My first thought is that massive solar arrays, super-sized windmills, and power generation for electric vehicles and always-on devices will solve the problem.

Elon Musk-infused Starlink has another approach to try. I learned:

According to a recent license filing in the FCC, the company seems to be working on a more “high-performance (HP)” “rugged” version of the dishes that are being built for “use in harsh environments”. These new “rugged” terminals may be able to handle such nuisances from animals like pigeons, if they are deployed for households too.

My thought is that the big-tech entities which are largely unregulated should take offensive action. Birds, squirrels, and possibly agile chipmunks could be bioidentified and terminated via EMP pulses launched from an Amazon or Google drone. What do you think?

On the other hand, maybe the whiz kids should think about antenna design and orientation before learning about blights on high school science club infused ideas for the real world.

Stephen E Arnold, August 30, 2021

Deteching: Not Possible, Muchachos

August 6, 2021

Don’t become an Enterprise/IT Architect…” contains a small truth and a Brobdingnagian baby.

The small truth is, according to the article:

there are two speeds in IT: change is slow, growth is fast(-ish). Even if upper management (and many others, but the focus of this post is directed at the gap between ‘top’ and ‘bottom’) thinks they understand the complexity and effects, in reality, most of the time they have no clue as to the actual scale of the problem…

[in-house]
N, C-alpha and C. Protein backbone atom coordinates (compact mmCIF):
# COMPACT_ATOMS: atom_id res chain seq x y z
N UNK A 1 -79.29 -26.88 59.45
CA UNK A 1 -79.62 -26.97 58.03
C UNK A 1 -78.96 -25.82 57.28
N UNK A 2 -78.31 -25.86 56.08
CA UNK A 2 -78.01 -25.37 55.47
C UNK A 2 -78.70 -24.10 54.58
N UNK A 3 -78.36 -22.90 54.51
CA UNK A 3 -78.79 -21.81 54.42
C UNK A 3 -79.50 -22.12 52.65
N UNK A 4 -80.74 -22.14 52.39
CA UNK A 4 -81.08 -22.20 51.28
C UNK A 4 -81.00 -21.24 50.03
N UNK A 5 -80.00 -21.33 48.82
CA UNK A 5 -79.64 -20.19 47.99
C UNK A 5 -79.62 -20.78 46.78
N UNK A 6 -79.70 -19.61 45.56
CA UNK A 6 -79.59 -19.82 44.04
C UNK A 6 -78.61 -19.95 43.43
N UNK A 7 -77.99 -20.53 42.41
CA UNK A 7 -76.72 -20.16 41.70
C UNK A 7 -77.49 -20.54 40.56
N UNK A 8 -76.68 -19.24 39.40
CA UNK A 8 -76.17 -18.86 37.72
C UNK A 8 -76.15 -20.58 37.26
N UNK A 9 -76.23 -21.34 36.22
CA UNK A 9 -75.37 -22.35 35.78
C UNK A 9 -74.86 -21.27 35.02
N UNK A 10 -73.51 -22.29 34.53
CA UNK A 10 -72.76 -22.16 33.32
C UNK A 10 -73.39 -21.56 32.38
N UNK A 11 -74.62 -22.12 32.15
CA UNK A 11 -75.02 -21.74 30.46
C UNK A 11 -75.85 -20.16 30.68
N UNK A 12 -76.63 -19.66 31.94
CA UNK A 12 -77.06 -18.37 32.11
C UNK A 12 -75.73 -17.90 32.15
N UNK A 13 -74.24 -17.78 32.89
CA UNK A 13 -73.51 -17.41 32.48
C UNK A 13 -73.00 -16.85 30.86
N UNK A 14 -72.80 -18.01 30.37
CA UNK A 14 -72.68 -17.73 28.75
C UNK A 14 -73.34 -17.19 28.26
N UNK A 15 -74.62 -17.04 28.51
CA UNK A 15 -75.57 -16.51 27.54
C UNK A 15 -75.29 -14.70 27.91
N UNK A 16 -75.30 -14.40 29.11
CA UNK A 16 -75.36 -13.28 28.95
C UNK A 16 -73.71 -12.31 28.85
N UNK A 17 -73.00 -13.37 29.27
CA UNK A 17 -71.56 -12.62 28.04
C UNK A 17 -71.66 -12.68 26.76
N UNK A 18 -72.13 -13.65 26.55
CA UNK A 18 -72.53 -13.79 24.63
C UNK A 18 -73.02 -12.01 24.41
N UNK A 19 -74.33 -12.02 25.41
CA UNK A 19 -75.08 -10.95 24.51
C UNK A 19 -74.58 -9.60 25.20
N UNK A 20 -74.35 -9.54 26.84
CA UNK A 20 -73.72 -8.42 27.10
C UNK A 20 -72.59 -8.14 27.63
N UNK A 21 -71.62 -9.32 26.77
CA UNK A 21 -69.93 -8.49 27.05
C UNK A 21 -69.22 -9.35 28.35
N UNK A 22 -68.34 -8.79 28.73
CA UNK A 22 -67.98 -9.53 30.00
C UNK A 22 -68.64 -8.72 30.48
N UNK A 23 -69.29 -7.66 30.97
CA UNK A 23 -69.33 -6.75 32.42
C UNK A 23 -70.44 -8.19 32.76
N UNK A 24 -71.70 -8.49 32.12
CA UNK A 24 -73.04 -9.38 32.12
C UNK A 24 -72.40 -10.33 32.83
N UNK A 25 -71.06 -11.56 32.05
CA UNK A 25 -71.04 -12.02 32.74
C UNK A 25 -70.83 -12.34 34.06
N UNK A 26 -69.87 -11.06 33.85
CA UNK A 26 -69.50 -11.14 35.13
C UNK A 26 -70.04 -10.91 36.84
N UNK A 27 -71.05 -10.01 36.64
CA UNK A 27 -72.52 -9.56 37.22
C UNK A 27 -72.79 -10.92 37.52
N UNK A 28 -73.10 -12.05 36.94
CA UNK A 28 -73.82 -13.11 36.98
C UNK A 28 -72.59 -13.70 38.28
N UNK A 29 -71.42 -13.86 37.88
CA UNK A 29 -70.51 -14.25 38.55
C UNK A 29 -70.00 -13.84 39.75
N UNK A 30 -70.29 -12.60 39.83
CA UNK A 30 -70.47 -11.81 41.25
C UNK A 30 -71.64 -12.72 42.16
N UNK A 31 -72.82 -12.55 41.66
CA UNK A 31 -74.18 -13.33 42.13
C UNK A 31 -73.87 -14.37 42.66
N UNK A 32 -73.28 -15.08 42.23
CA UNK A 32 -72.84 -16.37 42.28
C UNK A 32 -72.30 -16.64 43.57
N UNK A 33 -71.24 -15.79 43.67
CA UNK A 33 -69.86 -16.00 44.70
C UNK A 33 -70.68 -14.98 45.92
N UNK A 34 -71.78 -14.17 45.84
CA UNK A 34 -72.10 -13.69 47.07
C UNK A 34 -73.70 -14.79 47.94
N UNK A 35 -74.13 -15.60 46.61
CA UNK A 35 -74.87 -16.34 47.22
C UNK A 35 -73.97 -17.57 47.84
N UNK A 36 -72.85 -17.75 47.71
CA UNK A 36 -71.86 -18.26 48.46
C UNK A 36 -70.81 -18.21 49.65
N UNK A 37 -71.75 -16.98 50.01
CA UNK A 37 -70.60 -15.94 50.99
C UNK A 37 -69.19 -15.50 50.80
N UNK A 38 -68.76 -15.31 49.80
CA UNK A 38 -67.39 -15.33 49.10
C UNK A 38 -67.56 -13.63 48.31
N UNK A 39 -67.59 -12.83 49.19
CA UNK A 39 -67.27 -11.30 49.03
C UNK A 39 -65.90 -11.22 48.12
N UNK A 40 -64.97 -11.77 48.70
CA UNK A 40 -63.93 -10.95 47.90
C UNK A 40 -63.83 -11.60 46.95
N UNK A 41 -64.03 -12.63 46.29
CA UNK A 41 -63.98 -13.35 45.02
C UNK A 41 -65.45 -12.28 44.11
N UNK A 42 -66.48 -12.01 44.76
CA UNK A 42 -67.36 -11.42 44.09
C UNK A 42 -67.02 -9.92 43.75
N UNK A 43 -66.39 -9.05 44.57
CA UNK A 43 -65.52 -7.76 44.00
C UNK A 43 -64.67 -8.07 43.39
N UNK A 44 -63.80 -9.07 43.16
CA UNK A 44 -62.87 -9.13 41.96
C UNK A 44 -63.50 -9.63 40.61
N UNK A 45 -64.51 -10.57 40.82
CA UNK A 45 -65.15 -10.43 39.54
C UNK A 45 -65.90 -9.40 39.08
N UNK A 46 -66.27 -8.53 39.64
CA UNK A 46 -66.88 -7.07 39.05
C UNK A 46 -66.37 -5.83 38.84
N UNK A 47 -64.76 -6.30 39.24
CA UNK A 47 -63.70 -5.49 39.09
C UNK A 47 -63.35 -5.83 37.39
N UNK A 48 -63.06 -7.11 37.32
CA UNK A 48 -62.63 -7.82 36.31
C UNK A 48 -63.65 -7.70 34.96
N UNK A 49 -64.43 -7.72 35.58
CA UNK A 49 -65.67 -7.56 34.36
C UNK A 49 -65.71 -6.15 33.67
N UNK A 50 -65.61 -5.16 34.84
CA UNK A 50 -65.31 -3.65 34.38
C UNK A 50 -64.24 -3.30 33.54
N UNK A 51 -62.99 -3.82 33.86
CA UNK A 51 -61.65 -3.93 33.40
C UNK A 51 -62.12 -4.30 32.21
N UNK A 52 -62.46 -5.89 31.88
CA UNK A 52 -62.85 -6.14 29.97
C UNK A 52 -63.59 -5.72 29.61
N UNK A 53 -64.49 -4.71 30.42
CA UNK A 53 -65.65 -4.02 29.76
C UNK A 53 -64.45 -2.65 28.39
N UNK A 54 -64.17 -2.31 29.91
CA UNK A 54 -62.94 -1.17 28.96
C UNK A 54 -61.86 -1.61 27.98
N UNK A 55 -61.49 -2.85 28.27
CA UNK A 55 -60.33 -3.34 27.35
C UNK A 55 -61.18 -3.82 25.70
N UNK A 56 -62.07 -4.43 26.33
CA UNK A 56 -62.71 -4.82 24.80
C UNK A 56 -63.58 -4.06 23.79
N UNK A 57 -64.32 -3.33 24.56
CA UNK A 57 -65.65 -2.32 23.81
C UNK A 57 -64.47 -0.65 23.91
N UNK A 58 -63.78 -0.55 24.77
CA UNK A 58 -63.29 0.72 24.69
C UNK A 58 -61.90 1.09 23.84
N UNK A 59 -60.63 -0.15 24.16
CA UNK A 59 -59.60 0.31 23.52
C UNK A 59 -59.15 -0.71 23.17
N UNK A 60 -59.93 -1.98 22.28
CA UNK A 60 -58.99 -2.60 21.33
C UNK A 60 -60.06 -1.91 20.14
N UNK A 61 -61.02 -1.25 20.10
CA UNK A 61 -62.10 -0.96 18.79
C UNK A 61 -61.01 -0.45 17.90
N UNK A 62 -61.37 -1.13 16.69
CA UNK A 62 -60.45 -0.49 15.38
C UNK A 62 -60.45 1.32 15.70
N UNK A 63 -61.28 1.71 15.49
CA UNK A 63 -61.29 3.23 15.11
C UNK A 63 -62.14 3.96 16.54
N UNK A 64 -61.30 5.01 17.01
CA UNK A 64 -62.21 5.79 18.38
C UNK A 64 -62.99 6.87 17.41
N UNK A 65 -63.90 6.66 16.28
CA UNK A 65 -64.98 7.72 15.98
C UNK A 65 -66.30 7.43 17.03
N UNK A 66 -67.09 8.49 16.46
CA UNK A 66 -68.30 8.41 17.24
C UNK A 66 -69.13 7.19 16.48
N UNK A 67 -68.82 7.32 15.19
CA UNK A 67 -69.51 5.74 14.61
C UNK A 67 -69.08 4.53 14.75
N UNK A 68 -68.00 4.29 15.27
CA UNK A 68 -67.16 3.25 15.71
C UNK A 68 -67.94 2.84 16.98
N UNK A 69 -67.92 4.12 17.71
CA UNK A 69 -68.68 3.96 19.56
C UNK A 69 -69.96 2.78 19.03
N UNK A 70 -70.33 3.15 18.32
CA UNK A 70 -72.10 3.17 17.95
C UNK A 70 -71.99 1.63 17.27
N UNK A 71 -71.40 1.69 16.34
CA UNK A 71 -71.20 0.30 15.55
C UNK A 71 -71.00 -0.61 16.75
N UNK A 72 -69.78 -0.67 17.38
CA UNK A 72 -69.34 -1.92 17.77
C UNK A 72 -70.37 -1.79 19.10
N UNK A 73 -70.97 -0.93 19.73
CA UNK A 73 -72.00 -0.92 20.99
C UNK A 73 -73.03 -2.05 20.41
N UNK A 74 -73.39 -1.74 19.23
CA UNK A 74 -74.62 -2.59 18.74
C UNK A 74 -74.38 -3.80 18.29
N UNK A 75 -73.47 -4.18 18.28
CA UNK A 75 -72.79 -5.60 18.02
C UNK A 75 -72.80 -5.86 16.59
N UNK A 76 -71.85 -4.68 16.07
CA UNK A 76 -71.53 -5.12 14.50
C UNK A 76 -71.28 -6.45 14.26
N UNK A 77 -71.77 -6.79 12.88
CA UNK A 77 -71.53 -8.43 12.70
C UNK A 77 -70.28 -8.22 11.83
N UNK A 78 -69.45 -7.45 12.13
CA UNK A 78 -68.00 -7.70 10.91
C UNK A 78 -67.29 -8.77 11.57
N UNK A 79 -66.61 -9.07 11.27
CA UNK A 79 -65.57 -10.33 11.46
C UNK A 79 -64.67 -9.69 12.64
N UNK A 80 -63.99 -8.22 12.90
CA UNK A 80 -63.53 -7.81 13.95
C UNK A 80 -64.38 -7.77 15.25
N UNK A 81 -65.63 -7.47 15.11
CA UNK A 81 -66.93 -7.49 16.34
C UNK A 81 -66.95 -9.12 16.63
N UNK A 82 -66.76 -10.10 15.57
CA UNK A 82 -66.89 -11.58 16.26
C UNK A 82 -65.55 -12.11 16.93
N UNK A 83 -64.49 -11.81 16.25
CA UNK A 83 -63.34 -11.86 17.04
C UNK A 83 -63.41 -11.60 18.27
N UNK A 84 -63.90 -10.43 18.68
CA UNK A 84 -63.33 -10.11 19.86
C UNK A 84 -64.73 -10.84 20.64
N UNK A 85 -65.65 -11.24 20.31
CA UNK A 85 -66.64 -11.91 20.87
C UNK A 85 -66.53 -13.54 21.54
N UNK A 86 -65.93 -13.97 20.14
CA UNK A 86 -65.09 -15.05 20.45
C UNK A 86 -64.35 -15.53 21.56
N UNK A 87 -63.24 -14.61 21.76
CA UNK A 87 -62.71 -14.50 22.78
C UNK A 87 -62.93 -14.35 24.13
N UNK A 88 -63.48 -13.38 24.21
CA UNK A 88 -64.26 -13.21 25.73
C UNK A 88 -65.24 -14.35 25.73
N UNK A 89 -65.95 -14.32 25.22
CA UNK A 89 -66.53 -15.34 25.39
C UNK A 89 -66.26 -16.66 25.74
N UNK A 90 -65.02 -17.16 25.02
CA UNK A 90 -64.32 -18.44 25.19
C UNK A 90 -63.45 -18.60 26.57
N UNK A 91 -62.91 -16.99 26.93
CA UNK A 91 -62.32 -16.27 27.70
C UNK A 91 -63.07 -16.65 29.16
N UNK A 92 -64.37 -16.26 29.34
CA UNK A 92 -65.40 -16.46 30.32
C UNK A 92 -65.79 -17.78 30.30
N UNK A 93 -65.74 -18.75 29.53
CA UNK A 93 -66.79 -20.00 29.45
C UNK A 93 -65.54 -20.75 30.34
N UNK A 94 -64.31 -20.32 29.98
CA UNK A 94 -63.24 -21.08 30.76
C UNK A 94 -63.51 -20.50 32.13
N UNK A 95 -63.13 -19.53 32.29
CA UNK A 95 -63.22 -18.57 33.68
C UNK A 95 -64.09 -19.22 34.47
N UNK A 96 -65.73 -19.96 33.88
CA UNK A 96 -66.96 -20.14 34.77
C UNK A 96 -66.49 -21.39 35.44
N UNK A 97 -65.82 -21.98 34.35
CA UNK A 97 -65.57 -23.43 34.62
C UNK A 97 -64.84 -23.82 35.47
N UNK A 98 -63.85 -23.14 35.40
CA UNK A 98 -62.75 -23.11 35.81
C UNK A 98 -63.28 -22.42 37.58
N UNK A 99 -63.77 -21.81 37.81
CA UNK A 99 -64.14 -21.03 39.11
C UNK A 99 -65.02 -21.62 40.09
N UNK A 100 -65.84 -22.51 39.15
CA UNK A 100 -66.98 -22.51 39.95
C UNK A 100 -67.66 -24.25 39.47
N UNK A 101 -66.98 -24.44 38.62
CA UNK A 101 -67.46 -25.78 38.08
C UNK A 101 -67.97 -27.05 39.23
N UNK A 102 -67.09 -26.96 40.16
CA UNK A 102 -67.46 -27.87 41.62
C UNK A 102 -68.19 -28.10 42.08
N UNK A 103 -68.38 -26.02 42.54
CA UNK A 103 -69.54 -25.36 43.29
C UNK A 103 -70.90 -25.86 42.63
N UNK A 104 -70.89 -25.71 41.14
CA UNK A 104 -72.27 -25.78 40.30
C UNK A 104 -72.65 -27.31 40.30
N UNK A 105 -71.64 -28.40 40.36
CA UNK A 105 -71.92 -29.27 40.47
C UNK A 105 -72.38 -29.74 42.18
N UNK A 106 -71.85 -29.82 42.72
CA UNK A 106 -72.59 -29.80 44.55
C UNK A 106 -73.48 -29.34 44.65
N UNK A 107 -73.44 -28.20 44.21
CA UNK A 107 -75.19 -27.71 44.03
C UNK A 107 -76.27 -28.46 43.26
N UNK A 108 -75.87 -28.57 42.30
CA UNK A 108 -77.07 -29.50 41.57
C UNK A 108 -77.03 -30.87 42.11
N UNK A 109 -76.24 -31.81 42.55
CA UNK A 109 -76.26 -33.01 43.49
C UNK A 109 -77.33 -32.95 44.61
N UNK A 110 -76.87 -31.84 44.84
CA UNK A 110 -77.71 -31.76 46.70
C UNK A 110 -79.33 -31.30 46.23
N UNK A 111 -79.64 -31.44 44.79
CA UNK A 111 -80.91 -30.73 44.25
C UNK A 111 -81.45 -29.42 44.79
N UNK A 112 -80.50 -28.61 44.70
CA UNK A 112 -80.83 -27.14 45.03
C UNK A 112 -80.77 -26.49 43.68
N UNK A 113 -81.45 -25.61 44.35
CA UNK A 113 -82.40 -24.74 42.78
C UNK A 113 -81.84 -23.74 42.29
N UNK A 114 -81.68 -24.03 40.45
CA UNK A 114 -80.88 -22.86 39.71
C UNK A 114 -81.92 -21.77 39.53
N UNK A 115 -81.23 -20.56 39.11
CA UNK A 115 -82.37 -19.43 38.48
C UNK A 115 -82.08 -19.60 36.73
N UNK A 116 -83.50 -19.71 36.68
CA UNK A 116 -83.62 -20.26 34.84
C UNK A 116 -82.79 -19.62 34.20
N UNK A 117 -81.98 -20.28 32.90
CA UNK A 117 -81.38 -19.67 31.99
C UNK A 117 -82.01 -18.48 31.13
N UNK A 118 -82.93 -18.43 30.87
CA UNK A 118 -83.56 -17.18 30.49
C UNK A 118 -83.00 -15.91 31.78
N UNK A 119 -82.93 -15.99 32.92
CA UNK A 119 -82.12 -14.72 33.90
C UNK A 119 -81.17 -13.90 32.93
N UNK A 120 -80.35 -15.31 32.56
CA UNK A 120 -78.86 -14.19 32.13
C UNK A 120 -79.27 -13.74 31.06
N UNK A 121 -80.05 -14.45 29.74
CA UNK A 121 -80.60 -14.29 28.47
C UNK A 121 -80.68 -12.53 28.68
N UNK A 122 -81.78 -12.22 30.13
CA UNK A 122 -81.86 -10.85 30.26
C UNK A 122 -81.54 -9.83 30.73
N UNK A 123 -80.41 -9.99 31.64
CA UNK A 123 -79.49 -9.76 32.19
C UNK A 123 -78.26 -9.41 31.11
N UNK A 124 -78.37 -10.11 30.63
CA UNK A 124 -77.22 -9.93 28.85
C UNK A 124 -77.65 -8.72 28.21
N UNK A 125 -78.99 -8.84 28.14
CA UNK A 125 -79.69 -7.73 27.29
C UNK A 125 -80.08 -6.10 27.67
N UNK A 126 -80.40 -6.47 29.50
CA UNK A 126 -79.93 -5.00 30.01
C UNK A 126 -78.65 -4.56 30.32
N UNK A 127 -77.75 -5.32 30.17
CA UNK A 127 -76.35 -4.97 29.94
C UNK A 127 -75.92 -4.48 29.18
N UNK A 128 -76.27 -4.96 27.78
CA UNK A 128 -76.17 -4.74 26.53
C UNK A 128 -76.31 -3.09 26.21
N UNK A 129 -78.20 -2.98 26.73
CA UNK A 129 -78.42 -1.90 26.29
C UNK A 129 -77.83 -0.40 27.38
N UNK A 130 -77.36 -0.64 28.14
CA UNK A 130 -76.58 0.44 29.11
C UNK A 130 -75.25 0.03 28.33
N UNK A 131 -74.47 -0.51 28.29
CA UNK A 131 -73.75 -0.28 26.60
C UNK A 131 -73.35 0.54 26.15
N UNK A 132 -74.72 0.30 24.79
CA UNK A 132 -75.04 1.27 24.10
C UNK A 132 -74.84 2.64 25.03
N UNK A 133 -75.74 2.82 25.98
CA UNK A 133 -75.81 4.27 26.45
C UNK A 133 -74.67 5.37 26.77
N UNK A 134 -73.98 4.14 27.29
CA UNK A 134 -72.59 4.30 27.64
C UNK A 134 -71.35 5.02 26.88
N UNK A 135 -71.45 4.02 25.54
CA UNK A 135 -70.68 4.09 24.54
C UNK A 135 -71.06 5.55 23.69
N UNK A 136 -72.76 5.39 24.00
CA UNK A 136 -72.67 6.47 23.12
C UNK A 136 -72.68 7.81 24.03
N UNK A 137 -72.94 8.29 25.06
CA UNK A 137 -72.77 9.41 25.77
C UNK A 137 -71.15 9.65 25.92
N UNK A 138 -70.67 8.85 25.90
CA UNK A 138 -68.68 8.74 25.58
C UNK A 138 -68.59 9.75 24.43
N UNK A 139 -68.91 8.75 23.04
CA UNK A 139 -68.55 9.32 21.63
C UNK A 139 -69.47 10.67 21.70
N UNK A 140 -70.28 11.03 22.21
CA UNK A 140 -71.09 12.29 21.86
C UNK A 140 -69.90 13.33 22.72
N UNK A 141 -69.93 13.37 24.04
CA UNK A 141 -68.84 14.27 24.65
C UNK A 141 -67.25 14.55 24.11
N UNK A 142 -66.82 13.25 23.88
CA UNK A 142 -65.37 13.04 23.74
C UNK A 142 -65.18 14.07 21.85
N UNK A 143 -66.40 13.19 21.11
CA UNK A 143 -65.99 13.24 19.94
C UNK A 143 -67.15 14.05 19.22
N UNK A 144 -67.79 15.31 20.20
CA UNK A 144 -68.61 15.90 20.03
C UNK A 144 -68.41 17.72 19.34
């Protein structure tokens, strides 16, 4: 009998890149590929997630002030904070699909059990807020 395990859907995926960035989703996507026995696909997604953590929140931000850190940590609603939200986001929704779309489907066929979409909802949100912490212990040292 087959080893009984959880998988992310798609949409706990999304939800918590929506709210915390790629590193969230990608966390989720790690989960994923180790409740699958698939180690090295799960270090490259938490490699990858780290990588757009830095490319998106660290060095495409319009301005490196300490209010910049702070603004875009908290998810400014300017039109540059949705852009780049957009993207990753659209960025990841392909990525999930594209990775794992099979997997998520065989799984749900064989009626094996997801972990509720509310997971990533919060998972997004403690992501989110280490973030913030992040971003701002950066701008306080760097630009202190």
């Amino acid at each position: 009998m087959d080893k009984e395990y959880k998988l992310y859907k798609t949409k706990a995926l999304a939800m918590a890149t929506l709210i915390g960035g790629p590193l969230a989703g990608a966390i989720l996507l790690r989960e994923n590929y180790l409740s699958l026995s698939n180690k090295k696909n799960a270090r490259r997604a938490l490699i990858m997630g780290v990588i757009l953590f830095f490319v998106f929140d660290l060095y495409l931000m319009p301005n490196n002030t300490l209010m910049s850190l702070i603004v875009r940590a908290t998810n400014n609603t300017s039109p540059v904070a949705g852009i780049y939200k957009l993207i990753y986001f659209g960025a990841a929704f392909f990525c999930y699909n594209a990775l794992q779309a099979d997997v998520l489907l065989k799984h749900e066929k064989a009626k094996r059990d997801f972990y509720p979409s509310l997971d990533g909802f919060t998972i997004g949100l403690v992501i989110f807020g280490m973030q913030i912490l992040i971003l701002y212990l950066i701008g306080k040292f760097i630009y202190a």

The idea is that there is a permanent break in the cable linking the suits with the people who have desks littered with usb keys, scraps of paper, and technical flotsam and jetsam.

Now for the Big Boy truth:

The frustration is that it will become harder to explain the ‘top’ what is going on and it will be particularly difficult to convince. This is especially true if that top has no interest in actually paying attention, because then it will be even harder as the first difficult step is to get them to hear you out.

What’s this mean for little problems like the SolarWinds’ misstep? What’s this mean for making informed decisions about cloud versus on premises or hybrid versus cloud, etc.? What’s this mean for making deteriorating systems actually work; for example, monopoly provided services which experience continuous and apparently unfixable flaws?

Big and small appear to be forcing a shift to a detech world; that is, one in which users (people or entities) have no choice but to go back to the methods which can be understood and which work. A good example is a paper calendar, not a zippy do, automated kitchen sink solution which is useless when one of the niggling issues causes problems.

As I said, SolarWinds: A misstep. Cyber security solutions that don’t secure anything. Printing modules which don’t print.

Detech. No choice, muchachos.

Stephen E Arnold, August 6, 2021